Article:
Dyalog Ltd invites students worldwide to put their programming and problem-solving skills to the test by using any APL system to develop solutions to ten questions and solve a series of problems. This is a contest for people who love a challenge and learning new things for fun, with the added bonus that you can win one of 43 cash prizes totalling $8,500, including a grand prize of $2,500 and a trip to Eastbourne in the U.K. to attend the annual Dyalog Ltd user meeting in September 2014.
For the rules and eligibility criteria and to enter the competition, go to http://www.dyalogaplcompetition.com/.
If you have friends who love a challenge and learning new things for fun, or you know students who might be interested in participating, then please recommend this contest to them.
The deadline for submitting solutions is 6 August 2014. Winners will be announced on 18 August 2014.
Good luck and have fun!
Apple today announced a new programming language for their next version of Mac OS X and iOS called Swift.
The Language Guide has more details about the potpourri of language features.
Type soundness and freedom for Mezzo,
Thibaut Balabonski, François Pottier, and Jonathan Protzenko,
The programming language Mezzo is equipped with a rich type system that controls aliasing and access to mutable memory. We incorporate shared-memory concurrency into Mezzo and present a modular formalization of its core type system, in the form of a concurrent λ-calculus, which we extend with references and locks. We prove that well-typed programs do not go wrong and are data-race free. Our definitions and proofs are machine-checked.
The Mezzo programming language has been mentioned recently on LtU. The article above is however not so much about the practice of Mezzo or justification of its design choices (for this, see Programming with Permissions in Mezzo, François Pottier and Jonathan Protzenko, 2013), but a presentation of its soundness proof.
I think this paper is complementary to more practice-oriented ones, and remarkable for at least two reasons:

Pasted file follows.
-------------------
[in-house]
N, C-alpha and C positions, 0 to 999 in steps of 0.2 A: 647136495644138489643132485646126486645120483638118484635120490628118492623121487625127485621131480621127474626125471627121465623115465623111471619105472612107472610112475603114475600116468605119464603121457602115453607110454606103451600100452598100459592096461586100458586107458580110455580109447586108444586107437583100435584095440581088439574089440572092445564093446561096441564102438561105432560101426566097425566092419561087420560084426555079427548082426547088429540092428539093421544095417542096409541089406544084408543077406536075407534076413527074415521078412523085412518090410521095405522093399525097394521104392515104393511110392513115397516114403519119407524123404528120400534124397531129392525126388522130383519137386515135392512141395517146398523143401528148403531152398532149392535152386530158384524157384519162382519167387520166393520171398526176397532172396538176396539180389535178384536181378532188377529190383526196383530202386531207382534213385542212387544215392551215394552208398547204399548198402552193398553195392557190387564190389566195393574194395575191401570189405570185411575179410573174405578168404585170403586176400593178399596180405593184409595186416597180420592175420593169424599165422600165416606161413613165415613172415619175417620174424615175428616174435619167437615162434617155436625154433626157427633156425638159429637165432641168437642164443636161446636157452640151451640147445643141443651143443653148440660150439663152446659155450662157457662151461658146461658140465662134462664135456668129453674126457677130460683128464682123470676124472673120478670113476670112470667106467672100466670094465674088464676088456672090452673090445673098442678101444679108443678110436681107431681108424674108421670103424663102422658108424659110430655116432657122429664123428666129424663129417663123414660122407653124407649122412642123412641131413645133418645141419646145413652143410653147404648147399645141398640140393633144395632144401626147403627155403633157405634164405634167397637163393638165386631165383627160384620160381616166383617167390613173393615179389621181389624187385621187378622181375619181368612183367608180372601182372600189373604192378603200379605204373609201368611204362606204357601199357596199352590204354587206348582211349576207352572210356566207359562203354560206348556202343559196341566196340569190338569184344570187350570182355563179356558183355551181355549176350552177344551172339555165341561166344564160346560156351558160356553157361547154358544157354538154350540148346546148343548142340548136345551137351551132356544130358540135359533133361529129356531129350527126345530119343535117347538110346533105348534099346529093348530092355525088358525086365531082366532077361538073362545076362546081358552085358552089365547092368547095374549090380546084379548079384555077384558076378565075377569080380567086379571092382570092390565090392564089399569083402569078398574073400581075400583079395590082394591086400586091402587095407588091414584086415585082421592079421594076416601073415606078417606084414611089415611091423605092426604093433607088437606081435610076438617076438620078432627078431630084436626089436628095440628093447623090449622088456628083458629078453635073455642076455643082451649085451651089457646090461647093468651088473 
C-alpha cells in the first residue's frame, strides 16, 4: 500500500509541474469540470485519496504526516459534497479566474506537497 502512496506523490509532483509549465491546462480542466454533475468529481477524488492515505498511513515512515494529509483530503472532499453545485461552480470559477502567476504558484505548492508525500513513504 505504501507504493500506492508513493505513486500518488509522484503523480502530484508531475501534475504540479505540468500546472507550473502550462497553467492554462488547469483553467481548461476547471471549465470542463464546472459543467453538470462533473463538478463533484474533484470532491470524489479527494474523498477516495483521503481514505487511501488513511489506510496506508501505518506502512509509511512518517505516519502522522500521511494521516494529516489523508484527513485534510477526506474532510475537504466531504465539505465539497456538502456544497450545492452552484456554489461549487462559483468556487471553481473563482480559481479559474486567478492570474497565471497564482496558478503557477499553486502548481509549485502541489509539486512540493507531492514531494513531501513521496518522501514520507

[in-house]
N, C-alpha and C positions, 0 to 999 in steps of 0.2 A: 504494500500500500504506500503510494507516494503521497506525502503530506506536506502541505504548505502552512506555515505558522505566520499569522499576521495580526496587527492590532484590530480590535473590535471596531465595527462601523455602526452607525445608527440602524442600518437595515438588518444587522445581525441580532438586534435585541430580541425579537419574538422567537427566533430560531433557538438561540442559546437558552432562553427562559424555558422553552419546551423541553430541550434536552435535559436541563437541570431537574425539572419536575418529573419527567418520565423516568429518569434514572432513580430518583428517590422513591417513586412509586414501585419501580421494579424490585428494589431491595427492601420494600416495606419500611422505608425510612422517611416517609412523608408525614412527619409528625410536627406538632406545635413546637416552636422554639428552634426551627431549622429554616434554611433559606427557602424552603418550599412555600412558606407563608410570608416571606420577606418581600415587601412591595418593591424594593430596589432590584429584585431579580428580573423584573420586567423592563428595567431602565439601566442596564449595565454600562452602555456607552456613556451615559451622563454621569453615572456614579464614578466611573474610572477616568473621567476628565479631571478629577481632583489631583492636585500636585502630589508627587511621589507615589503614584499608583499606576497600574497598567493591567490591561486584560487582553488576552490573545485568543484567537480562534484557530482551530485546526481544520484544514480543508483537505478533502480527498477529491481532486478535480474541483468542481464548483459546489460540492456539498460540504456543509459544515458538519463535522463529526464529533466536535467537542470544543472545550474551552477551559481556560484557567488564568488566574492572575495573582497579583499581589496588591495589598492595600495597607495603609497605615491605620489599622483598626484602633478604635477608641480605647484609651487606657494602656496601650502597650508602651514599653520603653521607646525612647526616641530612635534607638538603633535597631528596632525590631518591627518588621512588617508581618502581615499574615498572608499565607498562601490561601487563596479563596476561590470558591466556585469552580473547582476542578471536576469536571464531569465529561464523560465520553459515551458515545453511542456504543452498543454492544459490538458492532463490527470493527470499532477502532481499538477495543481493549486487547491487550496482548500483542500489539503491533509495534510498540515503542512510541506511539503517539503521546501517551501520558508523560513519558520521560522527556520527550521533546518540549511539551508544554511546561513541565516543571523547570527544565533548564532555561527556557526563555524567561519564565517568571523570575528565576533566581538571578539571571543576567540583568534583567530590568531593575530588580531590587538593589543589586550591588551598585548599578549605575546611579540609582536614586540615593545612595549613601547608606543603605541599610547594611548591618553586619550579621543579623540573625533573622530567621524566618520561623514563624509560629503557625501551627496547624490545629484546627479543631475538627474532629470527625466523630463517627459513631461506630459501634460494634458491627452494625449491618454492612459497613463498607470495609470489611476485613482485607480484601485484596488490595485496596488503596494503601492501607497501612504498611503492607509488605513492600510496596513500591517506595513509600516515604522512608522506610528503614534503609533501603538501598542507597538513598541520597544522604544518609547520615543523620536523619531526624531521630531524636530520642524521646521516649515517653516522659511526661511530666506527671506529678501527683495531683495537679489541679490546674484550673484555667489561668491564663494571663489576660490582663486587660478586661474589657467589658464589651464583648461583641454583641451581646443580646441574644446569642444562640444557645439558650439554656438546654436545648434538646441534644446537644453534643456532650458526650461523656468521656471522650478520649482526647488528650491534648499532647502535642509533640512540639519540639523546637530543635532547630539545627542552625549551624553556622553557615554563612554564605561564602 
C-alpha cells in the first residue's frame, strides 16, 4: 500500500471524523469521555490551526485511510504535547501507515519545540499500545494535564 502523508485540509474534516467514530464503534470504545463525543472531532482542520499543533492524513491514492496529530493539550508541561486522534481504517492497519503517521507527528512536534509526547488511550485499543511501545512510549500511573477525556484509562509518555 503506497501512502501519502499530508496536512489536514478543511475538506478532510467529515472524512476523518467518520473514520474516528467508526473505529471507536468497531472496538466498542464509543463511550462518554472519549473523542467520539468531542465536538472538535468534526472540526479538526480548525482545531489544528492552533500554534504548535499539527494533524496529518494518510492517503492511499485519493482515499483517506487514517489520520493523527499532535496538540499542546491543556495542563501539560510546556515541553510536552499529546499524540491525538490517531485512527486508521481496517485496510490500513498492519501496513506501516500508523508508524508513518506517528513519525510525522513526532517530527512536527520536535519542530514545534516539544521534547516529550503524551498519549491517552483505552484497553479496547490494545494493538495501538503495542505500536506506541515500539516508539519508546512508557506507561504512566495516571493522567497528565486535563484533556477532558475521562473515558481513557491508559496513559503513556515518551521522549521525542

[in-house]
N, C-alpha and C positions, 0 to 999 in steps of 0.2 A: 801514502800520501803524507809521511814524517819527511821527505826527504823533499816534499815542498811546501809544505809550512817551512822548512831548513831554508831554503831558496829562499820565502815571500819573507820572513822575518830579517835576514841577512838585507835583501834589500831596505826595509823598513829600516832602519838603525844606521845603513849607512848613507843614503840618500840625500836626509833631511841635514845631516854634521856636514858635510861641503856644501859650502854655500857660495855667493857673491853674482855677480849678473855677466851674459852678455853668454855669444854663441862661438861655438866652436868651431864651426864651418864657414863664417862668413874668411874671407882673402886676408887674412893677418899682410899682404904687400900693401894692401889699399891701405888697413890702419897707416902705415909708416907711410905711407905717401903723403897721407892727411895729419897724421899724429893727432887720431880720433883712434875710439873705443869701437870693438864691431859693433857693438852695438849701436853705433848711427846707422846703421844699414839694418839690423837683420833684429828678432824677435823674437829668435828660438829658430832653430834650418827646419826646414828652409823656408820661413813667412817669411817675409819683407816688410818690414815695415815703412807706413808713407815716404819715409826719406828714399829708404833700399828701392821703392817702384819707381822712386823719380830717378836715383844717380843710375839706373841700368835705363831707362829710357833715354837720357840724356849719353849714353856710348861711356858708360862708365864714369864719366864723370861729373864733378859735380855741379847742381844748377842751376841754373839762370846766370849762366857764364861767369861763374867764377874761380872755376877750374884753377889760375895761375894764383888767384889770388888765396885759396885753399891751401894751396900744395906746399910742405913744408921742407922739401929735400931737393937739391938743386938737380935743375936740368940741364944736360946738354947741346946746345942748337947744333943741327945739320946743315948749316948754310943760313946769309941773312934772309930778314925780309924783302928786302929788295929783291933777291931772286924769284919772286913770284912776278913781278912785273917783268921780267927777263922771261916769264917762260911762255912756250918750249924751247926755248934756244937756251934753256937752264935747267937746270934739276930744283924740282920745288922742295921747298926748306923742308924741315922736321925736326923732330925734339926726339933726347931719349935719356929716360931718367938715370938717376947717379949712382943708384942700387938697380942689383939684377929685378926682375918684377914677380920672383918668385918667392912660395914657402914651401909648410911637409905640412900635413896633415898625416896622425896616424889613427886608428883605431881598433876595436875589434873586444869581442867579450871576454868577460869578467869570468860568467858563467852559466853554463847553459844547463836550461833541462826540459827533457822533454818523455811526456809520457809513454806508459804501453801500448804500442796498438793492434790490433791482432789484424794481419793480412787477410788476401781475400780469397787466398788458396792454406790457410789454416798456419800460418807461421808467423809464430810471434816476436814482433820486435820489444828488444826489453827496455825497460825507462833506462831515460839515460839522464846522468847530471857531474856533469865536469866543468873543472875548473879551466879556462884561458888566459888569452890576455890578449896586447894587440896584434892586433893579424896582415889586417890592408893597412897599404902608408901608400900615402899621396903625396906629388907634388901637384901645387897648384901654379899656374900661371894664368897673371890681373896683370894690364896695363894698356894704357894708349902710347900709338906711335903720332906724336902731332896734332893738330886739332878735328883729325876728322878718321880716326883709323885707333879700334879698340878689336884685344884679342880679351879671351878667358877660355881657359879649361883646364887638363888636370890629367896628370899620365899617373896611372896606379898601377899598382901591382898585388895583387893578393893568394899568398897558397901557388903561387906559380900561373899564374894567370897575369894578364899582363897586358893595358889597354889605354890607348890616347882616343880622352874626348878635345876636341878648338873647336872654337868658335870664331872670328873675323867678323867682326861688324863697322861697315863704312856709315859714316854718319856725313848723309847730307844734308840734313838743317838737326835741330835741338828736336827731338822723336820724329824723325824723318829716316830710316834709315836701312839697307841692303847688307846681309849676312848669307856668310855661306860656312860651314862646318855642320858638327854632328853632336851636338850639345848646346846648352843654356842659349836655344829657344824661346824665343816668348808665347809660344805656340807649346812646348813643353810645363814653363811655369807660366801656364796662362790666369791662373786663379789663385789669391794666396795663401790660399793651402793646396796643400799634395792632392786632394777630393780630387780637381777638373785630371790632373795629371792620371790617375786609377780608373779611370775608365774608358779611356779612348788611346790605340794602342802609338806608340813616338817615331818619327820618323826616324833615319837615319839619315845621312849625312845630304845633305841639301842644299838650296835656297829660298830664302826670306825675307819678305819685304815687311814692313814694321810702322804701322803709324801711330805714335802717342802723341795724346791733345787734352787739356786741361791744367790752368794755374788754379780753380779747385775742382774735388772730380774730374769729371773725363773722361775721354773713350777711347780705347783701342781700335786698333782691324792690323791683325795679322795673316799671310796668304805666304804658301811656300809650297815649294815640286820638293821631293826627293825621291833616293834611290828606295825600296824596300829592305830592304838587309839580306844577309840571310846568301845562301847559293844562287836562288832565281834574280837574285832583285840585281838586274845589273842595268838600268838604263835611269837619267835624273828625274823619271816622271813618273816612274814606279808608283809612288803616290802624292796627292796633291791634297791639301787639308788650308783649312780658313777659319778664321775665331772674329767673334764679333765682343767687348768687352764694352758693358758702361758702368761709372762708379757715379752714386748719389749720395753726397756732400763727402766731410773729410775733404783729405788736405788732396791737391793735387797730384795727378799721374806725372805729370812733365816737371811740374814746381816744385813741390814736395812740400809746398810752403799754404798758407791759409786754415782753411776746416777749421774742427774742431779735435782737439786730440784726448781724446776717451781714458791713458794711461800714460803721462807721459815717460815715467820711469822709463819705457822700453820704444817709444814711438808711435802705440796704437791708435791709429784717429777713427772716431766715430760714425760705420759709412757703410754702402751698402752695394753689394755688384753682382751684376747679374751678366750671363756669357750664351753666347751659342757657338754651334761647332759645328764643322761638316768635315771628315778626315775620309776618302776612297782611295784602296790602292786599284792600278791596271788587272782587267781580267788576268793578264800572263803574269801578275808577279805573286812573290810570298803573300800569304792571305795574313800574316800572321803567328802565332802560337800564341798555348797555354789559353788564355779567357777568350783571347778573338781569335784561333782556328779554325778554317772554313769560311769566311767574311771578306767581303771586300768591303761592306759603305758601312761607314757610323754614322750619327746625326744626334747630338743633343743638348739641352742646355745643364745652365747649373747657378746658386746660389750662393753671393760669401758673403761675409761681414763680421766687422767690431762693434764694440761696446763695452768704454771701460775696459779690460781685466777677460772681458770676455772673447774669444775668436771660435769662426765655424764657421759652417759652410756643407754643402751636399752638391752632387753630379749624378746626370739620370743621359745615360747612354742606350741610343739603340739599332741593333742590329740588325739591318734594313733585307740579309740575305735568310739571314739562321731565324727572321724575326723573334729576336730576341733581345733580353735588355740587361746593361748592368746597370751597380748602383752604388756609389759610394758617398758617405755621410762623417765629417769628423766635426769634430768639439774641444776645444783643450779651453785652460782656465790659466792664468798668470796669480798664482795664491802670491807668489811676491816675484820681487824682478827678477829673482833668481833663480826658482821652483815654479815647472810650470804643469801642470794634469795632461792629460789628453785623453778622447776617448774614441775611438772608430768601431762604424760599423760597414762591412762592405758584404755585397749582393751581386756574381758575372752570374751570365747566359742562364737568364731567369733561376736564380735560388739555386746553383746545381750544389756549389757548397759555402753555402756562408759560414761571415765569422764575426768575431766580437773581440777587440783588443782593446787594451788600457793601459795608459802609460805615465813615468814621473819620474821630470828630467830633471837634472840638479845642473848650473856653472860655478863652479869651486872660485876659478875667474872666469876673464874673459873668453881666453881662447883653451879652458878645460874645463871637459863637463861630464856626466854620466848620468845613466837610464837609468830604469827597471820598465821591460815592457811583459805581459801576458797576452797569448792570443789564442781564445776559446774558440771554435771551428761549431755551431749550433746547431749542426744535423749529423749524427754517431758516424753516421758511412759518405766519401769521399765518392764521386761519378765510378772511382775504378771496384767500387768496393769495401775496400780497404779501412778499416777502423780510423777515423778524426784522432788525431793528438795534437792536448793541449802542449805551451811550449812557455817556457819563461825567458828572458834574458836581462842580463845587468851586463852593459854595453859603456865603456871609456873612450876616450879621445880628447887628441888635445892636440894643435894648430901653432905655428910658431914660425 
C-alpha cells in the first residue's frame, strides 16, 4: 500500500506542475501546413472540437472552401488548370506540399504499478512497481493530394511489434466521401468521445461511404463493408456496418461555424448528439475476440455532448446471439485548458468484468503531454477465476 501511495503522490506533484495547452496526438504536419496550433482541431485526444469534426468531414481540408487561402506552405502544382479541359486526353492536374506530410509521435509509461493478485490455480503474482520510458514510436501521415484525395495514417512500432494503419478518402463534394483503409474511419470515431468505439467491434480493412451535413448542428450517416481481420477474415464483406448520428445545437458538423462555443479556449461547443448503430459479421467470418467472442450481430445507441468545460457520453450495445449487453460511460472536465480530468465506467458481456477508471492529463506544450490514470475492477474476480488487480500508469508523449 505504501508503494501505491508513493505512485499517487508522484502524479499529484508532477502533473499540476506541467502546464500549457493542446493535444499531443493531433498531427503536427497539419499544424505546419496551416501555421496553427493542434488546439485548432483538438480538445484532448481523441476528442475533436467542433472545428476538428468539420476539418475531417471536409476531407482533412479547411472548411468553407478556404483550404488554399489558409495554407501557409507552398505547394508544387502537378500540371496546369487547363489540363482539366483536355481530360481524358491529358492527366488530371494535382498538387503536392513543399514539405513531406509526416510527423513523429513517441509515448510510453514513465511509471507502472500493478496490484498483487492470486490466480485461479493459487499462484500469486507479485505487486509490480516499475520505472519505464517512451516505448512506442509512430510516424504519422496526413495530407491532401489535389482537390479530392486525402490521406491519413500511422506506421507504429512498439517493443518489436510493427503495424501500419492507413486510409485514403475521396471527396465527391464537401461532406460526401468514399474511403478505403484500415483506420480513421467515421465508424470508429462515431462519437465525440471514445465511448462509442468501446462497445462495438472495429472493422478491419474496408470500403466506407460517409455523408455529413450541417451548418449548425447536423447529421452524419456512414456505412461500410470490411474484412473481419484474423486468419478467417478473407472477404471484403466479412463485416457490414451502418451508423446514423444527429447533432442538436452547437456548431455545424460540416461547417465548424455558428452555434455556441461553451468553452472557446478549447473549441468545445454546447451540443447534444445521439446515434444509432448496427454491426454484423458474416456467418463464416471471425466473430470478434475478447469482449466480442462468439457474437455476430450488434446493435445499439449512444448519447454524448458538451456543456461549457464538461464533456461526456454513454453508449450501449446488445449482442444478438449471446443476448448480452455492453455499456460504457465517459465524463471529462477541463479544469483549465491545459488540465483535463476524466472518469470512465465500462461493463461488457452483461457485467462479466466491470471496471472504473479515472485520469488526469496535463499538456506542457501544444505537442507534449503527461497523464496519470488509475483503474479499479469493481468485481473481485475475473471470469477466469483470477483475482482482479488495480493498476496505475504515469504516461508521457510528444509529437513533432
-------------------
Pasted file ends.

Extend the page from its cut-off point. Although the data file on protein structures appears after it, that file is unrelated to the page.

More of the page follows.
- It is remarkably simple, for a complete soundness proof (and race-freeness) of a programming language with higher-order functions, mutable states, strong update, linear types, and dynamic borrowing. This is one more confirmation of the simplifying effect of mechanized theorem proving.
- It is the first soundness proof of a programming language that is strongly inspired by Separation Logic. (Concurrent) Separation Logic has been a revolution in the field of programming logics, but it had until now not be part of a full-fledged language design, and this example is bound to be followed by many others. I expect the structure of this proof to be reused many times in the future.
A CHI 2014 paper by Tom Lieber et al, abstract:
Edit: up to date paper linked in.
Fifty Years of BASIC, the Programming Language That Made Computers Personal
A very comprehensive history of BASIC from Time magazine.
Invented by John G. Kemeny and Thomas E. Kurtz of Dartmouth College in Hanover, New Hampshire, BASIC was first successfully used to run programs on the school’s General Electric computer system 50 years ago this week–at 4 a.m. on May 1, 1964, to be precise.
Edit: Dartmouth is celebrating Basic at 50.
Walter Bright recounts how he came to write D
The path that led Walter Bright to write a language, now among the top 20 most used, began with curiosity — and an insult.